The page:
Adam Zagoria covers basketball at all levels. He is the author of two books and an award-winning journalist whose articles have appeared in ESPN The Magazine, SLAM, Sheridan Hoops, Sports Illustrated, Basketball Times and in newspapers nationwide.
A day after Big East founder Dave Gavitt passed away at 73, the league he forged is about to lose two of its most established basketball powers.
Gavitt, who founded the Big East as a seven-team league and served as its first commissioner from 1979-90, passed away Friday night in a hospital near his hometown of Rumford, R.I. after a long illness, his family told The Associated Press.
On Saturday, Brett McMurphy of CBSSports.com, citing high-ranking officials from both leagues, reported that Big East basketball powers Syracuse and Pittsburgh are “likely gone” to the Atlantic Coast Conference.
Both schools have applied for membership to the ACC, and could be accepted by the ACC Presidents as soon as Sunday, Gary Parrish of CBSSports.com tweeted.
Florida State President Eric Barron told The Associated Press on Saturday before the Seminoles played No. 1 Oklahoma that the ACC was excited about adding to its “northern tier.”
“Pittsburgh and Syracuse, who have applied, these are solid academic schools, and the ACC is a truly academic conference,” Barron said. “Certainly great basketball teams, a good history of football.
“I’m sure consideration will be very fast. I’ll be surprised if it’s not tomorrow (Sunday).”
The Big East’s exit fee is $5 million, but schools that wish to leave must provide 27 months’ notice.
Syracuse was a founding member of the Big East, and Pittsburgh joined in 1982.
“I’m not going to speculate on something that, whatever, could happen or not,” Syracuse coach Jim Boeheim, who has been in the league since Gavitt forged it, told SNY.tv by phone.
Big East Commissioner John Marinatto and Pittsburgh coach Jamie Dixon were not immediately available for comment.
In 2003, Miami, Boston College and Virginia Tech jolted the Big East by leaving for the ACC, which ultimately forced the Big East to spread out and add five Conference-USA schools in Louisville, Marquette, DePaul, South Florida and Cincinnati.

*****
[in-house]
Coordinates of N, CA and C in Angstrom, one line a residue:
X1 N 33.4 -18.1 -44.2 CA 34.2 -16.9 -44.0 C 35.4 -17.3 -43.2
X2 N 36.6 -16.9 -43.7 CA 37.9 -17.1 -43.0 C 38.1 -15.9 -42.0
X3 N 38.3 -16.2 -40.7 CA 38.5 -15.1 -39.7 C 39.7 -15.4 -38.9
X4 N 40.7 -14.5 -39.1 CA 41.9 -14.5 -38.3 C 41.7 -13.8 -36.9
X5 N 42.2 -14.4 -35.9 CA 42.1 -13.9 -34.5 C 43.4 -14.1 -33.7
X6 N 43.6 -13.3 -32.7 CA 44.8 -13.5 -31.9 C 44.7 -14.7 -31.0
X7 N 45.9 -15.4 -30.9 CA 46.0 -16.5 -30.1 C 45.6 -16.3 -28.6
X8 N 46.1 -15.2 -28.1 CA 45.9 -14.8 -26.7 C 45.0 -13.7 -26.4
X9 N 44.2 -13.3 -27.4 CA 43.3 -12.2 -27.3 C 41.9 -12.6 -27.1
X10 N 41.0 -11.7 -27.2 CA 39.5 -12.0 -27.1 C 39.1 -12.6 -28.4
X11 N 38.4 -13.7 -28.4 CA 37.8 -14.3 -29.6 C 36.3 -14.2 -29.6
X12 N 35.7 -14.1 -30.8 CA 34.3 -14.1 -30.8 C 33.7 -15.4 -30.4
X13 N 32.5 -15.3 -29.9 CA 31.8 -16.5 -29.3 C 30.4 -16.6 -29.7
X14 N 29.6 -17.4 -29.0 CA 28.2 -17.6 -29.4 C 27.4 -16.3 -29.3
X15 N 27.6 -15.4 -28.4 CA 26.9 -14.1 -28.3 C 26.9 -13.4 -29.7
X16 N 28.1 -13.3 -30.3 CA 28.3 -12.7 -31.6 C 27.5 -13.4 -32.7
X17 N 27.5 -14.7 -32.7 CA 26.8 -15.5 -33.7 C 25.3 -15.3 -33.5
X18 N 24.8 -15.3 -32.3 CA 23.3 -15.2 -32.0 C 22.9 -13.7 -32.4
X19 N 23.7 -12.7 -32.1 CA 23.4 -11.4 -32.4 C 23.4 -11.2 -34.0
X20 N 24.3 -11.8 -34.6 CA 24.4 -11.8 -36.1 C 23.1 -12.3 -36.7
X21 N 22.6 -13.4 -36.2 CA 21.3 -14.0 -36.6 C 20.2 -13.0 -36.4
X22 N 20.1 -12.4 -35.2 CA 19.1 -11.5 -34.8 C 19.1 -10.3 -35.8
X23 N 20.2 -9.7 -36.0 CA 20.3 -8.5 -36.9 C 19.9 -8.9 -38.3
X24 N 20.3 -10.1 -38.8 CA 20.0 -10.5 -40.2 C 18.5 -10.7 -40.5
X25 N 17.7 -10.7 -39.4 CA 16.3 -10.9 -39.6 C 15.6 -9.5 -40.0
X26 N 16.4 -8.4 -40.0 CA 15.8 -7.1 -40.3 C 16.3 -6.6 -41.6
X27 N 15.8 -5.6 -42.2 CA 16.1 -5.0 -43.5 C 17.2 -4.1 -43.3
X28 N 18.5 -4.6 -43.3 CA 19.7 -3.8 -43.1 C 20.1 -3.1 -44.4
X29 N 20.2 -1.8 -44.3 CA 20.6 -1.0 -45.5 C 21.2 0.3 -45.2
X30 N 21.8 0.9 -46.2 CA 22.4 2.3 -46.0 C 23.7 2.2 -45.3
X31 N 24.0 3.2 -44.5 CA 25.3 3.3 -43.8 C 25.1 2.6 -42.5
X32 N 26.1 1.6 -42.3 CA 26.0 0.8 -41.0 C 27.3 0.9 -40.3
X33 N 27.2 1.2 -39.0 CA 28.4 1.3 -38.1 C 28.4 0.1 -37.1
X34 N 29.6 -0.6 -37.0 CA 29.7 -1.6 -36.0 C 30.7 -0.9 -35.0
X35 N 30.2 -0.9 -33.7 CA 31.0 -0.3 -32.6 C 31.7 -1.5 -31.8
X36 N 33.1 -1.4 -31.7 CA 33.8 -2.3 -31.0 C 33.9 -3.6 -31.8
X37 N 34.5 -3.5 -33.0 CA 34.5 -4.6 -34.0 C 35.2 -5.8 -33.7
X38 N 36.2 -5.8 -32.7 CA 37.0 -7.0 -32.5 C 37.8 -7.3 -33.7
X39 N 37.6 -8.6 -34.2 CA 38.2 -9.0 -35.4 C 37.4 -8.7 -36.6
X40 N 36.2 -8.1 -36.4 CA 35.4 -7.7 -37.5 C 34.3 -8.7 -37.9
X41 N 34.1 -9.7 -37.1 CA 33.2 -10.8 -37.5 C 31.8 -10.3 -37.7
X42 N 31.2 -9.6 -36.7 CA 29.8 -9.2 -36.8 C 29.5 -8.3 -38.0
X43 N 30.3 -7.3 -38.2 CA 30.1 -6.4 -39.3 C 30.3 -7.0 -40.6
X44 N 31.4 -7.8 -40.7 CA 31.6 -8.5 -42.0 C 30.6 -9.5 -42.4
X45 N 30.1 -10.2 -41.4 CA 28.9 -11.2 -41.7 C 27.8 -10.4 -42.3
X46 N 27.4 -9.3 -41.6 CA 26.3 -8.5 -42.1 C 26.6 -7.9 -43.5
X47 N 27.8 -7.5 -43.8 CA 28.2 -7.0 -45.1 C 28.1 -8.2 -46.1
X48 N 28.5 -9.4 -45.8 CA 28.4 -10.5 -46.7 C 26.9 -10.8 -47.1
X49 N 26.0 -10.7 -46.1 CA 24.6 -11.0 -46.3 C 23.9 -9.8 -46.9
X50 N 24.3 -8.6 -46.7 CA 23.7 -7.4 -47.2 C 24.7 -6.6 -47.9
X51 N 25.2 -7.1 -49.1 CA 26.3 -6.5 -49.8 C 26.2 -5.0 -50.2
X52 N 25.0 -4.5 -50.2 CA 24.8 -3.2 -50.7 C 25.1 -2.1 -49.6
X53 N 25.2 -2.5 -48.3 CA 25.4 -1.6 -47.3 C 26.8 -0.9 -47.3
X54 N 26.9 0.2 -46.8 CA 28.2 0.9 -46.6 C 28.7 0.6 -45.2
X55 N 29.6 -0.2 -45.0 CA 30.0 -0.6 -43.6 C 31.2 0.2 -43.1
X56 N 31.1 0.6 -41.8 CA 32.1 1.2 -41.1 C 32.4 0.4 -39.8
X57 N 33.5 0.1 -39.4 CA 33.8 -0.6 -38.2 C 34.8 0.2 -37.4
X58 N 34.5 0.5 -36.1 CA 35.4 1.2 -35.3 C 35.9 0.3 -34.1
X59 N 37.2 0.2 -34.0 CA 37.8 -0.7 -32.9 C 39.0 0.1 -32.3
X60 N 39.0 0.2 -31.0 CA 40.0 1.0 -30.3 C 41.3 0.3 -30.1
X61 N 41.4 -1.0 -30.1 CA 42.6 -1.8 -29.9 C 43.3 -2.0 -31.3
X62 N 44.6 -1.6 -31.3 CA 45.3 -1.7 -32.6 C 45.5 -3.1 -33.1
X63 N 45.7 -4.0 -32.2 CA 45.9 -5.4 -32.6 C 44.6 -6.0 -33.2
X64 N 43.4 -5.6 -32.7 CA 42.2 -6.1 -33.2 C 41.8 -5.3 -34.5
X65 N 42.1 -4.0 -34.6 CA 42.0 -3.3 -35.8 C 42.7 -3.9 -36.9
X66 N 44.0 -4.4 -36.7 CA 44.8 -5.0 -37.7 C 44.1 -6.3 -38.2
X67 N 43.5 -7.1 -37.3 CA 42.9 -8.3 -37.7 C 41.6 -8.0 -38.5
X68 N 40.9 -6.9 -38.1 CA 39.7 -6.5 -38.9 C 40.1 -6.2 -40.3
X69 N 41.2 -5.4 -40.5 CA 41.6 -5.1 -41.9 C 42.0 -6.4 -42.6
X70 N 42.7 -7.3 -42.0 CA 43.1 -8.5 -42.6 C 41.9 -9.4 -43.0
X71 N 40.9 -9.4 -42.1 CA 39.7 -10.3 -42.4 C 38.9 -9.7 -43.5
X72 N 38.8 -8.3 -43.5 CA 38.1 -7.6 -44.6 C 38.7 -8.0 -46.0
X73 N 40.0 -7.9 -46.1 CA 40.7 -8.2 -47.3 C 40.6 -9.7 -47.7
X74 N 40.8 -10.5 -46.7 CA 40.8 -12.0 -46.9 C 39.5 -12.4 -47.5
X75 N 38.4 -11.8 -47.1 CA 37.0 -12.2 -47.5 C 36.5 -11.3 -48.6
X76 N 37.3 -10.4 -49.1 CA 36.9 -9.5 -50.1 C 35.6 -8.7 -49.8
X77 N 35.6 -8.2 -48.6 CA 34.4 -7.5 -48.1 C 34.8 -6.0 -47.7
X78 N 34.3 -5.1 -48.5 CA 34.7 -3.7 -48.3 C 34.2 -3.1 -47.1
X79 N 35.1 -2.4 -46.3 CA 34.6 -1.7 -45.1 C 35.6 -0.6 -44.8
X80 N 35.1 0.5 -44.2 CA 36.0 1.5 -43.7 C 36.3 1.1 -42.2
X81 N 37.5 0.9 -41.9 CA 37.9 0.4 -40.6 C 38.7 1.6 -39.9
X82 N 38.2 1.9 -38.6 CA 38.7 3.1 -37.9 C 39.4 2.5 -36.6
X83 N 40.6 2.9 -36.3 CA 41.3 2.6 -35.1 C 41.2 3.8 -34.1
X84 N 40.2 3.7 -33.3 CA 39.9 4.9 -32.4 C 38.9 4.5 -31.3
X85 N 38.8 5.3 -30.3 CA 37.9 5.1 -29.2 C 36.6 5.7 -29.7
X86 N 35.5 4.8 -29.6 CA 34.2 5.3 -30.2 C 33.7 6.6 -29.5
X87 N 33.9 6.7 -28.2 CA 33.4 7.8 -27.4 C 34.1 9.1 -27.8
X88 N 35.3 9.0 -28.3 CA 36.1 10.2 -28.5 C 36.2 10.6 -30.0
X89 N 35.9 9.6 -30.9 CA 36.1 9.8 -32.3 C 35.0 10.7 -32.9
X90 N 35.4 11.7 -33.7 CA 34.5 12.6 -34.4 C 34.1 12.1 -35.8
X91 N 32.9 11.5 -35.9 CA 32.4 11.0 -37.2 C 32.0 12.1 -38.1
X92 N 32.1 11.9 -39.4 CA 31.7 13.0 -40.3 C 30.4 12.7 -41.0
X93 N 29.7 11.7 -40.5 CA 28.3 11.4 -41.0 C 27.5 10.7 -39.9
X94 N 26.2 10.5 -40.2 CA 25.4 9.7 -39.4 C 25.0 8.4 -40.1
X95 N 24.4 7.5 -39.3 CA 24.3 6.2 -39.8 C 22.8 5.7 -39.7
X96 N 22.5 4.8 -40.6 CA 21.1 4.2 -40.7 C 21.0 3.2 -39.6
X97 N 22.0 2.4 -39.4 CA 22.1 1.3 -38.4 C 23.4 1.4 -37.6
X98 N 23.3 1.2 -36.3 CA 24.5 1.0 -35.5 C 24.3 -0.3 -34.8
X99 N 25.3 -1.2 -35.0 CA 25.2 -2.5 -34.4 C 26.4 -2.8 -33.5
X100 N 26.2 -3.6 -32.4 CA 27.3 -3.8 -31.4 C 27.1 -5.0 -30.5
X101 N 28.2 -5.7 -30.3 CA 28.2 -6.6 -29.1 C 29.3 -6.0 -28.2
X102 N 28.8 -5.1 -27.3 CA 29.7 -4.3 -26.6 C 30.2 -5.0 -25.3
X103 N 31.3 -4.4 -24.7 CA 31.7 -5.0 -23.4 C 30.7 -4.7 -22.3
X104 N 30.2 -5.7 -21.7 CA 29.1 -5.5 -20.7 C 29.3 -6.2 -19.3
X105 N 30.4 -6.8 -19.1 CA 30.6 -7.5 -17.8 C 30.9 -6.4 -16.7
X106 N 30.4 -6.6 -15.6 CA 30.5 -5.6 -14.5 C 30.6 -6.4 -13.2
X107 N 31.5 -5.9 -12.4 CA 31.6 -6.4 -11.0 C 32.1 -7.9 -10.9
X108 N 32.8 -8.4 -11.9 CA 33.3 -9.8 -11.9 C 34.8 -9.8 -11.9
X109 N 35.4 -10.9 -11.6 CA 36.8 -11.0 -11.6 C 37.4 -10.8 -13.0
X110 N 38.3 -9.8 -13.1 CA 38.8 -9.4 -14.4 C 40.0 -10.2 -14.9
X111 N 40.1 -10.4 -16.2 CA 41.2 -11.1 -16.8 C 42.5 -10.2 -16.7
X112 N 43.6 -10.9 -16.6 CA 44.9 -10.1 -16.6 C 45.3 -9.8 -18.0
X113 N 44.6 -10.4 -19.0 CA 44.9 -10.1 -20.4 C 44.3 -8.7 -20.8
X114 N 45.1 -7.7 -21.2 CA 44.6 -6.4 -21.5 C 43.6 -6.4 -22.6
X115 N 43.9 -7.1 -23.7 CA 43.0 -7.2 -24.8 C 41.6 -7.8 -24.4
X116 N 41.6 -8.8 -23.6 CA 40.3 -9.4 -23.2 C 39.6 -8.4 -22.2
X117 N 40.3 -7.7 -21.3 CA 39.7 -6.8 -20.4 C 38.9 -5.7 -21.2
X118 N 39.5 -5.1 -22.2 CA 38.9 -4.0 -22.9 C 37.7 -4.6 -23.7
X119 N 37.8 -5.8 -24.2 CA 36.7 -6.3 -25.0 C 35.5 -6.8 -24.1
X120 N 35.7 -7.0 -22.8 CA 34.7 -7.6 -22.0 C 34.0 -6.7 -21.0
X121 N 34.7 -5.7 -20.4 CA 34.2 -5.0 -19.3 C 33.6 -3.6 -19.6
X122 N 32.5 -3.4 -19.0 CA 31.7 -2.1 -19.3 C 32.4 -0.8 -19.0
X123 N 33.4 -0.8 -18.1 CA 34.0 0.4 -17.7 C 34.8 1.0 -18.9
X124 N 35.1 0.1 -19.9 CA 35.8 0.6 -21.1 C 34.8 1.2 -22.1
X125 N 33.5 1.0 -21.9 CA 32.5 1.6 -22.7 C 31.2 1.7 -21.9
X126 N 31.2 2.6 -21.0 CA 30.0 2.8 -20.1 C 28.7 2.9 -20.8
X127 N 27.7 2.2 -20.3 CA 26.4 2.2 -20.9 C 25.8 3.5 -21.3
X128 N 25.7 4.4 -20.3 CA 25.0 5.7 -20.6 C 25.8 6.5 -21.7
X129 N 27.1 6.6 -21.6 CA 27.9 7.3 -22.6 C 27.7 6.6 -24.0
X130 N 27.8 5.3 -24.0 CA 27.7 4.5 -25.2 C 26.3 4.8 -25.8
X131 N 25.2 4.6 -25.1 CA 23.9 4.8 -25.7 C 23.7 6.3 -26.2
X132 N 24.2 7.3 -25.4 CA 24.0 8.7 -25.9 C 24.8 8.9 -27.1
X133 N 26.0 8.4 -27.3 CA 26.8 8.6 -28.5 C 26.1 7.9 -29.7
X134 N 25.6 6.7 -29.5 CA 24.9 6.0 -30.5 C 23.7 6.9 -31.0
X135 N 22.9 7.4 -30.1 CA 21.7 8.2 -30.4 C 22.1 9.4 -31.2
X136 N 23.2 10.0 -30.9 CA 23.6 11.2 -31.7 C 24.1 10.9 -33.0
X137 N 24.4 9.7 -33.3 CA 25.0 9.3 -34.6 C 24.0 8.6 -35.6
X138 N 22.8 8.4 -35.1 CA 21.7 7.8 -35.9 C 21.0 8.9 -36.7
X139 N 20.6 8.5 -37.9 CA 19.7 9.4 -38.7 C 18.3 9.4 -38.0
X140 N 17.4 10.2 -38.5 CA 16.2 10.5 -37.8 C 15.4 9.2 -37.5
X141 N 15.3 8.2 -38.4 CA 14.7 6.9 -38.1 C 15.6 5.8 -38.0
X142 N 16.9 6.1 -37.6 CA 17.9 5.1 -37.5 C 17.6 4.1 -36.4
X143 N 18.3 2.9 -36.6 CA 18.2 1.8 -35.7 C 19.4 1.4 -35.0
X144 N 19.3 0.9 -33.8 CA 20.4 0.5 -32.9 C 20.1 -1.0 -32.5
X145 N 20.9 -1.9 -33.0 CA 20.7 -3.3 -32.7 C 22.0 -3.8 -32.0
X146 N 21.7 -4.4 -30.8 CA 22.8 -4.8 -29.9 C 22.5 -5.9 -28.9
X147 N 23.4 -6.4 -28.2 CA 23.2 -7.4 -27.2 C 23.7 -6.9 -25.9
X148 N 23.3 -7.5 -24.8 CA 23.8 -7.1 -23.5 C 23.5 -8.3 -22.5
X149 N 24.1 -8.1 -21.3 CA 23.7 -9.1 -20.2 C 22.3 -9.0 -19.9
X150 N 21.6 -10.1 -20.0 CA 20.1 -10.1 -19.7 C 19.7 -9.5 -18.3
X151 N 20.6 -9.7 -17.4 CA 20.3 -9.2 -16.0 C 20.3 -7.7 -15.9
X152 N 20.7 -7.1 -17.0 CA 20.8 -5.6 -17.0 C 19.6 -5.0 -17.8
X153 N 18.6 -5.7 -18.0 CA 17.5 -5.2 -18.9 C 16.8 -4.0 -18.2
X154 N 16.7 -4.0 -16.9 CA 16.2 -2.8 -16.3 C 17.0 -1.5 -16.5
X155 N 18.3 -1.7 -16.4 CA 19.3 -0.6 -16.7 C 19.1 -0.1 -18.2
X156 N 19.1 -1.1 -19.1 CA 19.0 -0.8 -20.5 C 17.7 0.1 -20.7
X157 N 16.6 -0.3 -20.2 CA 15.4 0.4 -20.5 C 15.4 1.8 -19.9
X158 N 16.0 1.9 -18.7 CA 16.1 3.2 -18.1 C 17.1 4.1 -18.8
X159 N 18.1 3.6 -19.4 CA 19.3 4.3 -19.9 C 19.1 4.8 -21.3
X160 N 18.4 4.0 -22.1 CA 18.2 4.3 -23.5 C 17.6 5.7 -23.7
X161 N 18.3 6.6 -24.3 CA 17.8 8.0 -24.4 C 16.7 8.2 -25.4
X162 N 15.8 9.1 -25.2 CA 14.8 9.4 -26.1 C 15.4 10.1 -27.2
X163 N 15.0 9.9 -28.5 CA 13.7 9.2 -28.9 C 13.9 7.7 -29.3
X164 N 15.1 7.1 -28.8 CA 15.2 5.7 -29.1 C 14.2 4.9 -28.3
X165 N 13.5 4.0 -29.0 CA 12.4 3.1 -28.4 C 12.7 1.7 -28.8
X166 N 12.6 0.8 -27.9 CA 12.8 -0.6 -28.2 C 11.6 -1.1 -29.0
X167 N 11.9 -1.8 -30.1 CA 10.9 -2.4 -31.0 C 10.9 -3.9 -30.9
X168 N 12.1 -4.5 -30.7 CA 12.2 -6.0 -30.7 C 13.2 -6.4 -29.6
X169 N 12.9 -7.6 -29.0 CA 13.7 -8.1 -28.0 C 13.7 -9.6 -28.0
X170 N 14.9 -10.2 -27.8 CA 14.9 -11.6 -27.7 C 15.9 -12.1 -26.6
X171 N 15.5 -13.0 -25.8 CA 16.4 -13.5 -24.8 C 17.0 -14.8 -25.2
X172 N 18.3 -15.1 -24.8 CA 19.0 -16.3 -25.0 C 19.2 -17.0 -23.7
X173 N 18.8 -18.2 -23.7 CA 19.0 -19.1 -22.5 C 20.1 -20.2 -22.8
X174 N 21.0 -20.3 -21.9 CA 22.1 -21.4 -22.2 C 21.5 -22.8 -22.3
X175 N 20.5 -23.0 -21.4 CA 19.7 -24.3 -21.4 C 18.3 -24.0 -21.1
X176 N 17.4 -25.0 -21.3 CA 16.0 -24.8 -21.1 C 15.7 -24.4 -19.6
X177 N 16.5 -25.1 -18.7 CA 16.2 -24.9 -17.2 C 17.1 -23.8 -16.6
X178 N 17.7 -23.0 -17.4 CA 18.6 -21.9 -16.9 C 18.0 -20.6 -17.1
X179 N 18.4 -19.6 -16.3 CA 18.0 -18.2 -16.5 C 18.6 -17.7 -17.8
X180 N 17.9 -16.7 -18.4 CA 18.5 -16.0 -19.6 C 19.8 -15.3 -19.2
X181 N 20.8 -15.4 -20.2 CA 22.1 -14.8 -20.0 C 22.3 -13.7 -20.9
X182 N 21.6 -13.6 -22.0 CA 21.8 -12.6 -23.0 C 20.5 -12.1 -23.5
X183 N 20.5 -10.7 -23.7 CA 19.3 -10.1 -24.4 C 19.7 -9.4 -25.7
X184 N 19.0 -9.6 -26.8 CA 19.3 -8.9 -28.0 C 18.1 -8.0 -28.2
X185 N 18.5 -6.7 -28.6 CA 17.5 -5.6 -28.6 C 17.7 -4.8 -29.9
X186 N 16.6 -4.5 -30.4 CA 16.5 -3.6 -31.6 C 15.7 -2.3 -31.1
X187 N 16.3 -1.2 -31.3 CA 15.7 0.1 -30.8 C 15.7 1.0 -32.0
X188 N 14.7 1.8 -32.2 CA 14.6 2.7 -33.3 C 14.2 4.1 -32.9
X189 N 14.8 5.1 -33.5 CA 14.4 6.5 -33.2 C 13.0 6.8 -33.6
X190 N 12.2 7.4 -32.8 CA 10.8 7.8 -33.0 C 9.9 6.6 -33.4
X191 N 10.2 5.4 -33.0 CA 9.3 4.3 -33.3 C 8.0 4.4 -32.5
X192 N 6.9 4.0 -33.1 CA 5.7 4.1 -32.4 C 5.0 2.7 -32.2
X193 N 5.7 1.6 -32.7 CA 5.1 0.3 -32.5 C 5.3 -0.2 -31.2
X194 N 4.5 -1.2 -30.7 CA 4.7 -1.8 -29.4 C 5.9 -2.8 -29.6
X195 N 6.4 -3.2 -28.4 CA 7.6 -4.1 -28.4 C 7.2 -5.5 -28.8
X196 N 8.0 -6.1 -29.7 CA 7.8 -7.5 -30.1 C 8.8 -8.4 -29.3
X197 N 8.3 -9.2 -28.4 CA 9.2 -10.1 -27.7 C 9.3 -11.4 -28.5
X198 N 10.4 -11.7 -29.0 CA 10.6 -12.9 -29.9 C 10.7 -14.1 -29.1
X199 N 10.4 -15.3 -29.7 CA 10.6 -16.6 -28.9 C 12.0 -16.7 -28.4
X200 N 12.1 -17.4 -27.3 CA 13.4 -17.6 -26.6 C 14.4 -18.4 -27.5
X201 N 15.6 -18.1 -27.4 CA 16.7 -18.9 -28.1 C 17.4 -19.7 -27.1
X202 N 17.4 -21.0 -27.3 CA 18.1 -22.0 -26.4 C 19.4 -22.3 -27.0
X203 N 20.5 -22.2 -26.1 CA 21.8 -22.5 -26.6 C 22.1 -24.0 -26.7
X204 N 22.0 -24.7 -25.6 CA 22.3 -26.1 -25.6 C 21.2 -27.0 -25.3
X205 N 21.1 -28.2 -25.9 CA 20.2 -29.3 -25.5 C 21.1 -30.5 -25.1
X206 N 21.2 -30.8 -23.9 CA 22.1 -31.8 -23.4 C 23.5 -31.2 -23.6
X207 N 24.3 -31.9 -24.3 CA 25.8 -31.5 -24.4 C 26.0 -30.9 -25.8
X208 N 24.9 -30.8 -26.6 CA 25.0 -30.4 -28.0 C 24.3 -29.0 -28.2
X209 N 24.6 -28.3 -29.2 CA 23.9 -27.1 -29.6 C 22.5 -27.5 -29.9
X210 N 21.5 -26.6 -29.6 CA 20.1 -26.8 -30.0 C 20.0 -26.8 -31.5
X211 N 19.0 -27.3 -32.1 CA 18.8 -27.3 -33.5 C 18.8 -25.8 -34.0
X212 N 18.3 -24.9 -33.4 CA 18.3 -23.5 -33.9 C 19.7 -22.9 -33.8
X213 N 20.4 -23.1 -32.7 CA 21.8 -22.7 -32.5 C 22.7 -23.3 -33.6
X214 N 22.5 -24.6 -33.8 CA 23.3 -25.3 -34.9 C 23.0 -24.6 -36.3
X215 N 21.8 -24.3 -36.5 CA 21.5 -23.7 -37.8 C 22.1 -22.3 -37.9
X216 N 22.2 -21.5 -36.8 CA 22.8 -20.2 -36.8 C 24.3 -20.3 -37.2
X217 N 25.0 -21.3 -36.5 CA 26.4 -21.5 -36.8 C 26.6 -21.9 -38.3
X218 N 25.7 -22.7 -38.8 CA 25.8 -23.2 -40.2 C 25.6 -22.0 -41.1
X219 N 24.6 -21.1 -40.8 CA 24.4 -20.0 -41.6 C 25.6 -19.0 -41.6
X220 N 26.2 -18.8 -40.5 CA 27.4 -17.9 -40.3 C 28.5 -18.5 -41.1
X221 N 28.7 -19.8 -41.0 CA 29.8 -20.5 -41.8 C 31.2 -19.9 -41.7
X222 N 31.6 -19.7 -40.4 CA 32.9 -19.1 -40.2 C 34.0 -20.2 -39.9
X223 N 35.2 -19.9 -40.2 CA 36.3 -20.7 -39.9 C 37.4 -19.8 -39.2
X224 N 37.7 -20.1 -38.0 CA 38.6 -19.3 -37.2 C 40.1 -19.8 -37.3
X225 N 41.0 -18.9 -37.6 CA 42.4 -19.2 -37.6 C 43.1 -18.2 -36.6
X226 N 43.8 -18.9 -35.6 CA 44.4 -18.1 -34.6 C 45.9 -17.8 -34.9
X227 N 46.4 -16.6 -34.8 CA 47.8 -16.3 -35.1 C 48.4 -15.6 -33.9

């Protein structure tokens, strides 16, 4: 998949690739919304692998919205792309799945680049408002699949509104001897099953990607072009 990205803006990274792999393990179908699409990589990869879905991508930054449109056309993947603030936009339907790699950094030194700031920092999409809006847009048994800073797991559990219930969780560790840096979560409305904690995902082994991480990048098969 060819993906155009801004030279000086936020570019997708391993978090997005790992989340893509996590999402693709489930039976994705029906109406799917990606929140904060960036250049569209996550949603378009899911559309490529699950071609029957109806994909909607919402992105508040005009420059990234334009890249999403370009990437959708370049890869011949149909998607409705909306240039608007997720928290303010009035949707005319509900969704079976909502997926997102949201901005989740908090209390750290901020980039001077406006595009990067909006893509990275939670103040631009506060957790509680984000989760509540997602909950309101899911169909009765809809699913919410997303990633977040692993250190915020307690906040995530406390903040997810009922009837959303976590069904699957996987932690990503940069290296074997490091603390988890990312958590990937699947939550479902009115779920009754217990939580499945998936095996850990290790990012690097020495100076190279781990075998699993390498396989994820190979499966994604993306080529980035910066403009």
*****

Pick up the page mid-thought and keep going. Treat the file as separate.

Now, Pittsburgh, last year’s regular-season basketball champion, and Syracuse, which will likely be the preseason favorite this year, are following suit to the ACC.
“Anytime you lose two Top 20 programs it’s a loss,” said one Big East basketball coach, who requested anonymity.
CBSSports.com reported that the Big East has reached out to every Big 12 team except Oklahoma and Oklahoma State about potentially joining the league. That, obviously, would include Texas.
“Do you just add Missouri, Kansas and Kansas State in the league and make it an interesting East/West type of thing?” the Big East coach asked. “Do you just add Temple and Central Florida now? Does the league finally split with football and basketball?”
One thing’s for sure, at this critical juncture in its history, the Big East needs the kind of aggressive, stable leadership that Gavitt made famous.
“Dave will be missed incredibly by me as a mentor and friend,” UConn coach Jim Calhoun said in a statement. “He was always such a big picture guy and he has done more for the sport of basketball than anyone in my lifetime. His impact on athletics in the Eastern part of the country is immeasurable and the Big East Conference, created through his vision and foresight, has taken all of us to a place that we never could have imagined.
“It is especially sad, considering today is certainly one of those days, with everything in the news about our league, I would love nothing more than to call him and ask him simply, ‘what do you think and what should we do?’
Adam Zagoria is a Basketball Insider who covers basketball at all levels. A contributor to The New York Times and SportsNet New York (SNY), he is also the author of two books and is an award-winning journalist and filmmaker. His articles have appeared in ESPN The Magazine, SLAM, Sheridan Hoops, Basketball Times and in newspapers nationwide. He also won an Emmy award for his work on the SNY mini-documentary on Syracuse guard Tyus Battle.
A veteran Ultimate Frisbee player, he has competed in numerous National and World Championships and, perhaps more importantly, his teams won the Westchester Summer League (WSL) championships in 2011 and 2013.
He lives in Manhattan with his wife and children.